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Separation-Related Disorders and the Differences Between Dogs and Cats

The owner should understand that his or her pet is not acting this way out of spite or anger; that the owner didn’t cause the behavior by loving the pet too much, spoiling it, or not being dominant; and that the pet is not bored and getting another pet will not help.

Separation-Related Disorders and the Differences Between Dogs and Cats
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Lisa Radosta, DVM, DACVB
Florida Veterinary Behavior Service

Ariel Fagen, DVM
Florida Veterinary Behavior Service
Veterinary Behavior Consultations of Colorado

Separation-related disorders1 are characterized by physiologic and emotional distress occurring only when the patient anticipates or experiences an actual or virtual (e.g., person present but not accessible) absence from a person with whom the pet is socially bonded.

Separation-related disorders are well recognized in dogs, but they are less understood in cats because of a lack of representation in the literature.2,3 Prevalence in dogs presented to a behavior specialist ranges from 14% to 50%4–7 compared with 19% in cats.2 These disorders are probably underreported in cats.

Symptoms of a separation-related disorder can include destructive acts, such as destroying household objects, chewing furniture, and frantic scratching at door frames and window sills.


Clinical signs in cats and dogs may develop at any age, in any breed, and in either sex. There is evidence that 55% of affected dogs exhibit clinical signs before 3 years of age8 and that cats older than 7 years may be predisposed.2 Known predisposing factors in dogs include neutering,9 absence of obedience training,8–10 and adoption from a shelter or rescue or being a found stray.8,9,11 Predisposing factors in both dogs and cats include daily extended periods of time without the owner, change in schedule or family makeup, and single-owner households.3,9 There may also be a hereditary predisposition in both dogs and cats.3,12


Onset of clinical signs in dogs and cats may occur with life events, lifestyle changes, or development of medical or other behavioral disorders (Box 1).3,13,14

Dogs with separation-related disorders can be divided into three classes: A, B, and C.1 Dogs in class A may show initial signs in puppyhood and display hyperattachment1 to one person by following them and soliciting attention and physical interaction.1,3,9,13,16,17 Dogs in class B display signs triggered by a change in schedule or lifestyle or by aging and often show distress only when left completely alone.1,14 Dogs in class C show clinical signs after a fearful experience and do not show hyperattachment.1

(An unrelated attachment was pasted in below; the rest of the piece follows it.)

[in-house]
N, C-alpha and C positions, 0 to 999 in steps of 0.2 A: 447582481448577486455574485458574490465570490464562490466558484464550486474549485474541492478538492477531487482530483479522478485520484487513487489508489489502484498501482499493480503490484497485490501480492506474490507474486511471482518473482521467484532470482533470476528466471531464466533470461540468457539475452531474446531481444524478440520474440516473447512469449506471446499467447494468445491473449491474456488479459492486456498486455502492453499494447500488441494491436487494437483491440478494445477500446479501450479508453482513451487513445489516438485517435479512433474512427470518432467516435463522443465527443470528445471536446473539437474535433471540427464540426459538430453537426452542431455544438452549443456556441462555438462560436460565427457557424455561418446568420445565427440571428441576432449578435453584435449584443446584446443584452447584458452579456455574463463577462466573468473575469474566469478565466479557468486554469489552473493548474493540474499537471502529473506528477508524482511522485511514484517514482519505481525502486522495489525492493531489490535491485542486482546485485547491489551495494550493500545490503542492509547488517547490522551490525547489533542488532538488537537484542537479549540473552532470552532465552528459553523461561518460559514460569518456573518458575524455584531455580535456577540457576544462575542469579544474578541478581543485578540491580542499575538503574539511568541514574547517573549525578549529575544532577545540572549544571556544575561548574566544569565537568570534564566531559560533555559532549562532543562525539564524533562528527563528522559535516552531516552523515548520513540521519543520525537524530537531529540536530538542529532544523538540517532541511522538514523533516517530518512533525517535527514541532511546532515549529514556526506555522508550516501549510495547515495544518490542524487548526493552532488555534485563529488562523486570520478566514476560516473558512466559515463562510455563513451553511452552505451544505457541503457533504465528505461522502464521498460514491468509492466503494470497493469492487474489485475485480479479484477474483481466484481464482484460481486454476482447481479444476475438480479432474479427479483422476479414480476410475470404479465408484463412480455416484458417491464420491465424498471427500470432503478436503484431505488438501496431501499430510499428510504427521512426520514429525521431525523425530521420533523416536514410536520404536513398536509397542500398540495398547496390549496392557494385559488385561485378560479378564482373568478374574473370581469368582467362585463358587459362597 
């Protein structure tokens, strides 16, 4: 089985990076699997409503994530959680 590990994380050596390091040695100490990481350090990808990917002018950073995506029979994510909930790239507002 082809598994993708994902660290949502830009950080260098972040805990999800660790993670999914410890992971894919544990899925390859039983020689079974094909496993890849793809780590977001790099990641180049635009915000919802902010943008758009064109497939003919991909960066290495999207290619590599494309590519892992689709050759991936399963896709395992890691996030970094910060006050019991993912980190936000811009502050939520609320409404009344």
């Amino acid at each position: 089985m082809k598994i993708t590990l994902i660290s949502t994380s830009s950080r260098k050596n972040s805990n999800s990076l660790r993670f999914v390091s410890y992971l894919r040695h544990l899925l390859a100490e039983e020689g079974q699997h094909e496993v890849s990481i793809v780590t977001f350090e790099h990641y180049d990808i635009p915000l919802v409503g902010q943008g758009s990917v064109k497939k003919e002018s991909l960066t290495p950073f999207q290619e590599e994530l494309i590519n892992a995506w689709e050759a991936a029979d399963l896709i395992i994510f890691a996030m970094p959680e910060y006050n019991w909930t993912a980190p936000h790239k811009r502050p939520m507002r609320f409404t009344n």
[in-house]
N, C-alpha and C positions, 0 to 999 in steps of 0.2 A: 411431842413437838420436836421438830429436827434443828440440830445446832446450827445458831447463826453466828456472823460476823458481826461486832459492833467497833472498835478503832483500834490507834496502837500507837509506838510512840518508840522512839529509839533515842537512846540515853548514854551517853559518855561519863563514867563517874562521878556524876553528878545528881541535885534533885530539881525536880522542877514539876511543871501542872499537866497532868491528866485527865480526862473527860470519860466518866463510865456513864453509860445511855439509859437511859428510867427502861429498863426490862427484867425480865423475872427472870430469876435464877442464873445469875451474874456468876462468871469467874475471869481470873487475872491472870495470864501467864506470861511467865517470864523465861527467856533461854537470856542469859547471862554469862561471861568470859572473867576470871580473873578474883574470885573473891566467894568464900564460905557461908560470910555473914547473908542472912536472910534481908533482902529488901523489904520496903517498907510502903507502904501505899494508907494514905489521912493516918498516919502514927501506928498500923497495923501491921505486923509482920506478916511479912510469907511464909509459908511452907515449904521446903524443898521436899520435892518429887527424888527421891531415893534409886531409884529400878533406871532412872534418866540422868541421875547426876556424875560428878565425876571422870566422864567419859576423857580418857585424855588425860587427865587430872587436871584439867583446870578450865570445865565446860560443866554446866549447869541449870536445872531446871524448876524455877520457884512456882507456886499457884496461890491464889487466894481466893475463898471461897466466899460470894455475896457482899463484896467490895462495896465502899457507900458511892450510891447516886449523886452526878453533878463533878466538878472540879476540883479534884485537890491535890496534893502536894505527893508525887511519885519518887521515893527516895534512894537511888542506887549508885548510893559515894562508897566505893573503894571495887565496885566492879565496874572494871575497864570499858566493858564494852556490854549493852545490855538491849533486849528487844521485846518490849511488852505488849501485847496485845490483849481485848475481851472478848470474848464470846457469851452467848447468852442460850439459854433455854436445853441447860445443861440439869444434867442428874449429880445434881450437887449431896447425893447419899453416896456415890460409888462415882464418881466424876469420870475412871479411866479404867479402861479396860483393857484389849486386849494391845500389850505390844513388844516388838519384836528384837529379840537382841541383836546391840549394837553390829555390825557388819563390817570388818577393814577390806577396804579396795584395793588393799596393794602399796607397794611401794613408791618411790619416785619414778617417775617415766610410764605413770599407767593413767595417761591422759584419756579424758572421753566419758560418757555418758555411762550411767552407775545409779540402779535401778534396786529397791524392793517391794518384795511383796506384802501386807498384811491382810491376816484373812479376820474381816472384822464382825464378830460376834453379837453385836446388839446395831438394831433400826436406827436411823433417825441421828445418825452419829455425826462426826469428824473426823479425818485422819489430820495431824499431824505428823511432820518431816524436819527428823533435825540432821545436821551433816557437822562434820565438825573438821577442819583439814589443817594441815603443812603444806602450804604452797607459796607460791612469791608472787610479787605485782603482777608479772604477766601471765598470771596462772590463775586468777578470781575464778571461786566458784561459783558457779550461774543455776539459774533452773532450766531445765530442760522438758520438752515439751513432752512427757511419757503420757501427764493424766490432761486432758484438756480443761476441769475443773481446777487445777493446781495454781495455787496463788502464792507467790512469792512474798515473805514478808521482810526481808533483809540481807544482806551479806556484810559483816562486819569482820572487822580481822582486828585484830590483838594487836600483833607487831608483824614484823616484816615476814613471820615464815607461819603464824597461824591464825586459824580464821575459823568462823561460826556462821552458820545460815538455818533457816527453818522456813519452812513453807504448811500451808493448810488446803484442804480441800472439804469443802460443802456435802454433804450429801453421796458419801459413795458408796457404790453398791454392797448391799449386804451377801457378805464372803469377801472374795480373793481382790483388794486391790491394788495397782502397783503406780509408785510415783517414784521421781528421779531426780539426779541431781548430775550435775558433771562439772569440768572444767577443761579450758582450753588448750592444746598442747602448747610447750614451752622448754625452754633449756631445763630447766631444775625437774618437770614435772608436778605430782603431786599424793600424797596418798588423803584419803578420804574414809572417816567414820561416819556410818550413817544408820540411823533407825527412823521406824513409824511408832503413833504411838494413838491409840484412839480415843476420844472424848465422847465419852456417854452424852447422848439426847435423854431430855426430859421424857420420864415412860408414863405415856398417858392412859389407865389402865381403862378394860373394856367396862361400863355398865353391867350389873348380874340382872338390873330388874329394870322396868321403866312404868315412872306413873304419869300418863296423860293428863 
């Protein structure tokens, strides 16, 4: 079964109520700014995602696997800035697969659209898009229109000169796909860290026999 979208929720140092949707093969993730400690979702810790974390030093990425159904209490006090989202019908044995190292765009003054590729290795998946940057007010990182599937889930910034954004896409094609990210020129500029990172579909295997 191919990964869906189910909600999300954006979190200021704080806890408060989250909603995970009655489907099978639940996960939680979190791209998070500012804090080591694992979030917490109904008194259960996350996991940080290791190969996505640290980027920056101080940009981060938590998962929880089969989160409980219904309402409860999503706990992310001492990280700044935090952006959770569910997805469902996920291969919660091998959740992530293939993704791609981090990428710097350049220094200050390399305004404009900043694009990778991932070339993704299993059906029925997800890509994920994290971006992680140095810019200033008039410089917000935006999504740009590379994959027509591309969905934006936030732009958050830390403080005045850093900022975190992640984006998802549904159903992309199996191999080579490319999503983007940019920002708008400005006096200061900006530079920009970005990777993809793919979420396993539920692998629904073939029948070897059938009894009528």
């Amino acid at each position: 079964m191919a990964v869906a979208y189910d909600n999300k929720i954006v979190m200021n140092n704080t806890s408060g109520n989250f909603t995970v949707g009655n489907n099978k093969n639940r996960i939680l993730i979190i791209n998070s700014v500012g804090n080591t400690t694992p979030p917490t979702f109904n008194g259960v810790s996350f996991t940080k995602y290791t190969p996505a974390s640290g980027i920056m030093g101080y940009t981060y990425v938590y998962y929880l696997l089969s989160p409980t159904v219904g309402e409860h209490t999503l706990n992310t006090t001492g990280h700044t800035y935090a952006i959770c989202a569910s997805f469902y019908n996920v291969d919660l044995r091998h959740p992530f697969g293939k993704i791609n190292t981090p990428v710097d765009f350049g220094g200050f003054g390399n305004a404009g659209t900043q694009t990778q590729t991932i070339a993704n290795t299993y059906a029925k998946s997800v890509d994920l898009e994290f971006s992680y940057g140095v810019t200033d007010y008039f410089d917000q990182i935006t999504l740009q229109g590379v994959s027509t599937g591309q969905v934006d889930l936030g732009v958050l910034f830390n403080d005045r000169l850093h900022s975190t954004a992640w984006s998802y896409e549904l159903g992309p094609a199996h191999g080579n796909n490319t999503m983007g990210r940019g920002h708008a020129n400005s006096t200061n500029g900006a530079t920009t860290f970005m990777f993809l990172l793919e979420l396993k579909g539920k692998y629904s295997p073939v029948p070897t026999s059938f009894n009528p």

Clinical signs in both cats and dogs may start in anticipation of the owner’s departure.2,3,16 Dogs may exhibit aggression in an apparent attempt to keep the owner from departing3,8,12 or appear apathetic and withdrawn. Some dogs avoid participating in morning routines.8 Particular signs reported in cats include urination on the owner’s bed and destruction; these signs are more common among males than females.2,3


Step 1: Collect a Targeted History

Even in affected dogs, as few as 13% of owners may seek assistance.17 A simple behavior questionnaire with questions such as “Has your pet urinated or defecated in your house since your last visit?” or “Does your pet act differently as you get ready for work?” can decrease the time invested in the examination room. Signs of anxiety with departure cues strongly support a diagnosis of separation anxiety.13 Behaviors that indicate13 a diagnosis other than separation anxiety are those that:

  • —Do not occur consistently and exclusively with departures
  • —Occur only in conjunction with other environmental events (eg, storms)
  • —Occur only when the pet is confined

Step 2: Perform a Physical Examination and Appropriate Diagnostic Testing

Complete a full examination. In dogs, monitor for caudal wear of the canines, a marker of crate chewing.14 Complete blood count, blood chemistry, urinalysis, and thyroid testing should be performed to screen for underlying medical causes of the clinical signs and serve as a baseline before medication use.8,13 Conditions that can cause discomfort or pain can present similarly to anxiety.18 Depending on clinical presentation, initial diagnostics, and examination findings, additional diagnostics may be warranted.

Step 3: Rule Out Behavioral Contributors or Differentials

As many as 30% to 60% of dogs have comorbid noise and storm phobias.9,15,19 Confinement distress could be the sole cause of anxiety or a very large contributor.3,8,13 Testing the dog’s distress level with confinement when the owners are present13 and no confinement when the owners are not present can rule this out. Other diagnostic differentials to consider are listed in Box 2.

Video recording is helpful13 because many signs are “silent,” with no evidence of the behavior upon the owner’s return. In addition, video can confirm the diagnosis, provide a baseline, have treatment implications, and help monitor for treatment success. There are many ways to inexpensively record video, including smartphones, apps, and home security systems.


Step 1: Educate

Owners may have preconceived ideas of the cause of their pet’s disorder. The owner should understand that his or her pet is not acting this way out of spite or anger; that the owner didn’t cause the behavior by loving the pet too much, spoiling it, or not being dominant; and that the pet is not bored and getting another pet will not help.1,9,13

Step 2: Avoid and Manage Distress Immediately

As quickly as possible, put into place strategies and treatments to decrease or ameliorate the distress. This will ease owner stress and improve the pet’s quality of life while long-term treatments are instituted.

Avoid departures in the initial stages of treatment14 through use of daycare, boarding, house sitters, or bringing the pet along when the owner departs. Confinement can prevent destruction but also can increase anxiety13,14 and is generally avoided because of the comorbidity with confinement anxiety. If crated, the pet should not wear a collar because of strangulation risk with escape attempts.14